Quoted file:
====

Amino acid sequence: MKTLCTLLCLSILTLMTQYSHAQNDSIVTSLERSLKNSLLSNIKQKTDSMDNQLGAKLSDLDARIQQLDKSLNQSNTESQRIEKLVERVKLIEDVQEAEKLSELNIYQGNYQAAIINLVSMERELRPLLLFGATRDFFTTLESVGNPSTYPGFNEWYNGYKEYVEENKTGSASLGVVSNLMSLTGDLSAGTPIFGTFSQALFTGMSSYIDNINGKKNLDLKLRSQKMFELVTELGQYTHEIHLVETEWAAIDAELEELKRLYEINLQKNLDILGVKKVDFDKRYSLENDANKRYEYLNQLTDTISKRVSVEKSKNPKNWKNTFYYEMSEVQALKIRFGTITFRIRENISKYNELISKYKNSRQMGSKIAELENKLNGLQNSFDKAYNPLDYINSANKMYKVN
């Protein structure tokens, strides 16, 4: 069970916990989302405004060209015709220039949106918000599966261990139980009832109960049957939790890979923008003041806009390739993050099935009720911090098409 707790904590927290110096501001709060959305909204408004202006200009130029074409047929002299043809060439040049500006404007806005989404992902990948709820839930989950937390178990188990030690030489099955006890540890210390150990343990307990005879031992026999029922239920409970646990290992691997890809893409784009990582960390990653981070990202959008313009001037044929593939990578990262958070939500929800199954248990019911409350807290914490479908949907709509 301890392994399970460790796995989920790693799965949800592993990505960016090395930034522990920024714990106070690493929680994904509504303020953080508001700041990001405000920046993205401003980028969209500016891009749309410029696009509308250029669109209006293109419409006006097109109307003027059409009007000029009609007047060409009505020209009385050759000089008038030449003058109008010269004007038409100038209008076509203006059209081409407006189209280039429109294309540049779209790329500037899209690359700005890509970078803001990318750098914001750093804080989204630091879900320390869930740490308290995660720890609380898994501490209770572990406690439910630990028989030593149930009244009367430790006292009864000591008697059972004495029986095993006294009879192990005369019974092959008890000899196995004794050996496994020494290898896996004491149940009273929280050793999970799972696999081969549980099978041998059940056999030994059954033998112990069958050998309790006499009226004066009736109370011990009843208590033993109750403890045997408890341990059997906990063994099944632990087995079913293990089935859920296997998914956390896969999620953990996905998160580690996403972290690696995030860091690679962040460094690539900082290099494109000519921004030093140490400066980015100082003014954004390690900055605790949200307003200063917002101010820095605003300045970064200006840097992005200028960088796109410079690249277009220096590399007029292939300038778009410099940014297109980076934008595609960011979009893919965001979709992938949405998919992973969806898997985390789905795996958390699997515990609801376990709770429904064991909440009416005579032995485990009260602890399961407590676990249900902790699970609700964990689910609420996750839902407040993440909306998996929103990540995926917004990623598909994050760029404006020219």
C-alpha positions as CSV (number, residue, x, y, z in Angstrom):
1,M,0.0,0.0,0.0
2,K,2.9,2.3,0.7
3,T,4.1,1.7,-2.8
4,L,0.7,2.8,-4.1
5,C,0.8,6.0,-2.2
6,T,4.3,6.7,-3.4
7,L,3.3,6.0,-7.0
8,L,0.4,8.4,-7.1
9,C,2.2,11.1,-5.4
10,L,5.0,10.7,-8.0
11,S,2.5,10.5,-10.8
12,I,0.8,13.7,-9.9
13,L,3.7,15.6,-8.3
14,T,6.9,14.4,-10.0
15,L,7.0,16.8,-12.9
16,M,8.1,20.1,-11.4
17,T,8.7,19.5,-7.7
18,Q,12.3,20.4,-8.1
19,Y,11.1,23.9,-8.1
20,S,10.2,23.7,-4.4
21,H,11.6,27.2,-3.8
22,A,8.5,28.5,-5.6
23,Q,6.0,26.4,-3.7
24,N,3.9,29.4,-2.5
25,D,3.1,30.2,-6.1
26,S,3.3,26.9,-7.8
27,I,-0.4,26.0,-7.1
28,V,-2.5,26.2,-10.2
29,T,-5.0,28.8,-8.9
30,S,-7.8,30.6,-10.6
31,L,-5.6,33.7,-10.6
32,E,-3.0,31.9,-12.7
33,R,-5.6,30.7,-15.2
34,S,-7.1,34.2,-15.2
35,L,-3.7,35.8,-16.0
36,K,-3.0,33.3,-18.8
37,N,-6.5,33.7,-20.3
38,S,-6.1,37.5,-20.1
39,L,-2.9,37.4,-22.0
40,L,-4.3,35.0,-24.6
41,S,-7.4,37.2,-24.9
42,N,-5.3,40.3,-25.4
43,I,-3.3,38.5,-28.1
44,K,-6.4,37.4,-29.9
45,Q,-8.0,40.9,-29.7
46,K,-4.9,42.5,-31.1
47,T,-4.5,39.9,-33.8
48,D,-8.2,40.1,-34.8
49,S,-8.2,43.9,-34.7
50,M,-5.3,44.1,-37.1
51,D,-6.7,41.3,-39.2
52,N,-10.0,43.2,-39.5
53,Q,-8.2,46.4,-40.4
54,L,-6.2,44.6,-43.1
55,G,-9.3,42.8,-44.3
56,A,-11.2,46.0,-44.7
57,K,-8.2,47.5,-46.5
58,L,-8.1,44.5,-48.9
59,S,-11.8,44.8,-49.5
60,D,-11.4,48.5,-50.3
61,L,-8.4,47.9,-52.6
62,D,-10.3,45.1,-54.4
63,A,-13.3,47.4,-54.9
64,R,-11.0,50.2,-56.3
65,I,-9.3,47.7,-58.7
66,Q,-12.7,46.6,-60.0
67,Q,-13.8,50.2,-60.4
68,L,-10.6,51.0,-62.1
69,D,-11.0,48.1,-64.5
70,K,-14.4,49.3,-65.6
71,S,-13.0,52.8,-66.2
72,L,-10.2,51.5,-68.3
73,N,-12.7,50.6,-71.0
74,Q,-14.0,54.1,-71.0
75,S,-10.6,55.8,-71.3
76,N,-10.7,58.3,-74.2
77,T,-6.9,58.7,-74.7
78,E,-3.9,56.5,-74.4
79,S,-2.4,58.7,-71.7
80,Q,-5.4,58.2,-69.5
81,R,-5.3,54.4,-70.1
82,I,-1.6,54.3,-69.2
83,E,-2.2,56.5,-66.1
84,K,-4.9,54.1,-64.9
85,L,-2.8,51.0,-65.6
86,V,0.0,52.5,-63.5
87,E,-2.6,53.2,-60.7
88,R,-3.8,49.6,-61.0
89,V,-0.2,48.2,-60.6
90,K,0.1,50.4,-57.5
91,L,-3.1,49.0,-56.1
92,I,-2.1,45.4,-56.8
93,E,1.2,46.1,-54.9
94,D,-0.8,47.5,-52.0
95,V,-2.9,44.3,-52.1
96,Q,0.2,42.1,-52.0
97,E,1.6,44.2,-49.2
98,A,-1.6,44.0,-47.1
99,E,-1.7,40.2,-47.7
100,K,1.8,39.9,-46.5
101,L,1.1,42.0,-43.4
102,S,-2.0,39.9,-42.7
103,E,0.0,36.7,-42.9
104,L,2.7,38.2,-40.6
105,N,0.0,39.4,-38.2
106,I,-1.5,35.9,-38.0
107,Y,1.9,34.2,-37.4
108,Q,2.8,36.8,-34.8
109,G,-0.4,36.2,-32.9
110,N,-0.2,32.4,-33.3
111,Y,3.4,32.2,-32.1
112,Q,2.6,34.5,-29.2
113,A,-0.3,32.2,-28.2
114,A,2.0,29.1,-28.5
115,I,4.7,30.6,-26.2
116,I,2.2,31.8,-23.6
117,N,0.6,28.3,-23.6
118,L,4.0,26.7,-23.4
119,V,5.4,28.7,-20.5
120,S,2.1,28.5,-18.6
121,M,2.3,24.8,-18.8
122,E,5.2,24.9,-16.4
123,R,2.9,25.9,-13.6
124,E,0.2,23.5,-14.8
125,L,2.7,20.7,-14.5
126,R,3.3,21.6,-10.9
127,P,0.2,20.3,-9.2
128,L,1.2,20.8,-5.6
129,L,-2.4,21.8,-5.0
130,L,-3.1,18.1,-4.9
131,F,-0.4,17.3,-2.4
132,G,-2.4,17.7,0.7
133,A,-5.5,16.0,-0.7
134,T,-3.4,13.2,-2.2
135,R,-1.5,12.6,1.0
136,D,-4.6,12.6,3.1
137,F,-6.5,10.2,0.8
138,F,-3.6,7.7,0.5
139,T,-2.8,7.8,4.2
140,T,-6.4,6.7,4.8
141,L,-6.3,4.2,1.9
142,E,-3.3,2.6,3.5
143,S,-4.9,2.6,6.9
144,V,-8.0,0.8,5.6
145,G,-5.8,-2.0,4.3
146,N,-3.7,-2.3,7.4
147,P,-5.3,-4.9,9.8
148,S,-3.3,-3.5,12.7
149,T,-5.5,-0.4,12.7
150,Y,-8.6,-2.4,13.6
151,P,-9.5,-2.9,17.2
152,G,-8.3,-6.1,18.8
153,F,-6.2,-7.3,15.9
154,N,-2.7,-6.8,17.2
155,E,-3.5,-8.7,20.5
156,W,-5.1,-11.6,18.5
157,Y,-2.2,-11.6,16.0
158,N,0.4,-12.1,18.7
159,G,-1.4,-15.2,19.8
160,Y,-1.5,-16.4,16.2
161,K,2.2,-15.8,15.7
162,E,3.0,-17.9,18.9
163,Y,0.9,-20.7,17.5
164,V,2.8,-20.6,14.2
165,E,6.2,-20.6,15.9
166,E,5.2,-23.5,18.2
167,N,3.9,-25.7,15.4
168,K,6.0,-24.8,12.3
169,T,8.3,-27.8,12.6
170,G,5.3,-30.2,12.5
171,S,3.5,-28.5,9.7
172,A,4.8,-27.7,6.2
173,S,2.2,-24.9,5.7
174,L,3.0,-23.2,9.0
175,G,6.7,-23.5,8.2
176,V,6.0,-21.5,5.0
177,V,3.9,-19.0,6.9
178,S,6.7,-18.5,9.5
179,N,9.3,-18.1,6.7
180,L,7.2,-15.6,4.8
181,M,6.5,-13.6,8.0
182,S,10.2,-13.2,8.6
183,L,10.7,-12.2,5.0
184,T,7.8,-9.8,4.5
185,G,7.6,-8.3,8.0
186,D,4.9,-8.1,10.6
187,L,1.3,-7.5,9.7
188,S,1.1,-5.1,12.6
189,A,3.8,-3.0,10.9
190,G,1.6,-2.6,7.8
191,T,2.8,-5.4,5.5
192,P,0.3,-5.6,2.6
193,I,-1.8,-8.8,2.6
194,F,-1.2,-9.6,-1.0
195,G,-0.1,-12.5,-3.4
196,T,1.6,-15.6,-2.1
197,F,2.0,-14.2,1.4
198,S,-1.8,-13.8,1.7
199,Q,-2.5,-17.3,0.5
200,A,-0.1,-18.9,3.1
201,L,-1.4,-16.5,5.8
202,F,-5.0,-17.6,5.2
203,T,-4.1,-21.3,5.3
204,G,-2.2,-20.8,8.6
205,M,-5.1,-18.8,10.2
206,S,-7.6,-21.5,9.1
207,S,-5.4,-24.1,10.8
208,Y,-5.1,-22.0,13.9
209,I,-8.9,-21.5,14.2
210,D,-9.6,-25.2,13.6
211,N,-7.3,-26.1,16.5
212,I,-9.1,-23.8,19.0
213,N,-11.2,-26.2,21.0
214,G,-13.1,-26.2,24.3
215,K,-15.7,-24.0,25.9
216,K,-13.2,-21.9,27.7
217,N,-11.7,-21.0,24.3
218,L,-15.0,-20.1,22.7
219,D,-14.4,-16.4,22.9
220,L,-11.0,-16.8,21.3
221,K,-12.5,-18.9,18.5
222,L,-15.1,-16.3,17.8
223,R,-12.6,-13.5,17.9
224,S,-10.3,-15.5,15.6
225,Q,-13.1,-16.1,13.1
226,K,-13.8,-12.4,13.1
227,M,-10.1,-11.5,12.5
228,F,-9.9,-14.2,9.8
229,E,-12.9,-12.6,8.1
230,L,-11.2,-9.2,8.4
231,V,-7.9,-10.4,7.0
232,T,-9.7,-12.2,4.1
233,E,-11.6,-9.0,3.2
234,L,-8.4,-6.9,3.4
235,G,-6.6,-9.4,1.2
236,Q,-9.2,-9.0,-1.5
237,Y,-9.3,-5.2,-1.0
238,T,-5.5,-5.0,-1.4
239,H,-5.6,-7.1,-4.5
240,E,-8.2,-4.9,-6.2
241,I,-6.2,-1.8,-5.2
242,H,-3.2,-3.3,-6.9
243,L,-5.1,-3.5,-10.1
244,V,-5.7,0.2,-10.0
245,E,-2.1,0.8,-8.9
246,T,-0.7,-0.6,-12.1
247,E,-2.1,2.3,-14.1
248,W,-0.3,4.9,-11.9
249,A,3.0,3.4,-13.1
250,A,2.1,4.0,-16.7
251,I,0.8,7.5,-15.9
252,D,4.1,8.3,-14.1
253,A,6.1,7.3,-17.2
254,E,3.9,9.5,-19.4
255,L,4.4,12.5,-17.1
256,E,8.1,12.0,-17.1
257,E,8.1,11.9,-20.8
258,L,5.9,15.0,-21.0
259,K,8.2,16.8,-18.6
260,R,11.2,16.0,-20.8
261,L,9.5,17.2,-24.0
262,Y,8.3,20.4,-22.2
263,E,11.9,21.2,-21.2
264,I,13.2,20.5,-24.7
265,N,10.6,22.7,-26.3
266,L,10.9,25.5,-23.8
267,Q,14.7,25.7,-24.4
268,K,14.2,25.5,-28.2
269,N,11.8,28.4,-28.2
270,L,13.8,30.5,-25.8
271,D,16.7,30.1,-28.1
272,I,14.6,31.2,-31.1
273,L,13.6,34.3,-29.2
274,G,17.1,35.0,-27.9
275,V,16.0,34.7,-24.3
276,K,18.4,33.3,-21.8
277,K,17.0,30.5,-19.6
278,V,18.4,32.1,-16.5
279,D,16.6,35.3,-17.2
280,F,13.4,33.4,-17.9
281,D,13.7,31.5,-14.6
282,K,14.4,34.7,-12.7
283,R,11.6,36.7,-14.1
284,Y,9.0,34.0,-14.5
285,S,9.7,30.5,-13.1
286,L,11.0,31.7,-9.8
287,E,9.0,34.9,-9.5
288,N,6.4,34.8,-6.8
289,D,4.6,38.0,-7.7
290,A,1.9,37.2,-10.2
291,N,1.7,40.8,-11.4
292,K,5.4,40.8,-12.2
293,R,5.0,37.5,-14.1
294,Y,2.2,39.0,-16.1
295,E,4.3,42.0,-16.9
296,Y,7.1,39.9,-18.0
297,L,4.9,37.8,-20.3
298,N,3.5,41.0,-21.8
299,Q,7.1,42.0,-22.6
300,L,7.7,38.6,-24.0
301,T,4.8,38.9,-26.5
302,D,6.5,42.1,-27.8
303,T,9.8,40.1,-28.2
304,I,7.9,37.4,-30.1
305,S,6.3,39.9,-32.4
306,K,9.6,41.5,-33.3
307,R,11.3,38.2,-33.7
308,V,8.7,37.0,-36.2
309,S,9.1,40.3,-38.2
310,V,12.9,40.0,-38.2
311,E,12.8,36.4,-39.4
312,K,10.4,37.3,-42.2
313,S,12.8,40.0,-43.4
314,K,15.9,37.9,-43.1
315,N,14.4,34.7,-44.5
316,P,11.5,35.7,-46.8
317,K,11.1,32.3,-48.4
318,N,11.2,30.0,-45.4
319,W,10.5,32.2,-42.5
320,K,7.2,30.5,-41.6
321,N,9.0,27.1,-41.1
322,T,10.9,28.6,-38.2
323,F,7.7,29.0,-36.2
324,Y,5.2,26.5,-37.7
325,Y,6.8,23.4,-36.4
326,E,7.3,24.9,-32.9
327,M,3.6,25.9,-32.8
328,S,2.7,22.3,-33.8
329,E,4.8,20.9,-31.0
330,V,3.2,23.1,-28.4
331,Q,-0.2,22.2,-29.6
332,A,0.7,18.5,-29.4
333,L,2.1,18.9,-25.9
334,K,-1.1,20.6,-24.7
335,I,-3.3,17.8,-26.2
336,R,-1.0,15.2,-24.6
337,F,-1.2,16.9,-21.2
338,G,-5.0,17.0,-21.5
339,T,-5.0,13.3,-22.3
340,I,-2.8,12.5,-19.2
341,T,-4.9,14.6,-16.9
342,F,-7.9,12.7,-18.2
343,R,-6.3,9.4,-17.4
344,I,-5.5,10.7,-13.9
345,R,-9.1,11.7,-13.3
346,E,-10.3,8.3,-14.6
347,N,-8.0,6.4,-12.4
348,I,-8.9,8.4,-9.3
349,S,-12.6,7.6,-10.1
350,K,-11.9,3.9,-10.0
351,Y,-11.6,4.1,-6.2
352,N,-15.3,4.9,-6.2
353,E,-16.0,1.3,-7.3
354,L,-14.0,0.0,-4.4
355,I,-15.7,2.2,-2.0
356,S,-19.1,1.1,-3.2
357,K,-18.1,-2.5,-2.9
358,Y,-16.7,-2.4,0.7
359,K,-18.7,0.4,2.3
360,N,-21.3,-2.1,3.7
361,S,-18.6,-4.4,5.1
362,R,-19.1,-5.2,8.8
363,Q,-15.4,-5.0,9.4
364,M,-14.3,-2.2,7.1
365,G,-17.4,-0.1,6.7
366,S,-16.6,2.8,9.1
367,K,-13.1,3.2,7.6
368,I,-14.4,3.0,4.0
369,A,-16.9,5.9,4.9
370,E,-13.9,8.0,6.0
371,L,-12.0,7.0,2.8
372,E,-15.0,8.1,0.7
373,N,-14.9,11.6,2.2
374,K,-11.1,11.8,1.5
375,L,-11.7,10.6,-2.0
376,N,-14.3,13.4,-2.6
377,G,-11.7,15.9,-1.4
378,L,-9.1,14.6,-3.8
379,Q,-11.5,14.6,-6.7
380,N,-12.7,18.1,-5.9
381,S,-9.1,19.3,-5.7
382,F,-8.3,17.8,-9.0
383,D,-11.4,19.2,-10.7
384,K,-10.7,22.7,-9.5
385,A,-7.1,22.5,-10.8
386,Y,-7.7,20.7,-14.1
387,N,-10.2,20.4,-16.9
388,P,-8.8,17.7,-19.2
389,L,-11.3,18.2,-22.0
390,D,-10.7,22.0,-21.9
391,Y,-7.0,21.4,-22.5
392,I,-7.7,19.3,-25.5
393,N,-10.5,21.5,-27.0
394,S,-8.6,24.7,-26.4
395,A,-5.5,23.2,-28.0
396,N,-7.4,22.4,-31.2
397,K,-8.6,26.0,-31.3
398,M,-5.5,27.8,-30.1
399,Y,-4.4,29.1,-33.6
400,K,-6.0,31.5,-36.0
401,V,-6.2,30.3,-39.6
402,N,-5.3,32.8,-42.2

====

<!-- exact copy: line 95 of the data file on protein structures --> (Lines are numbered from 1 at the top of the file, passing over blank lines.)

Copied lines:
92,I,-2.1,45.4,-56.8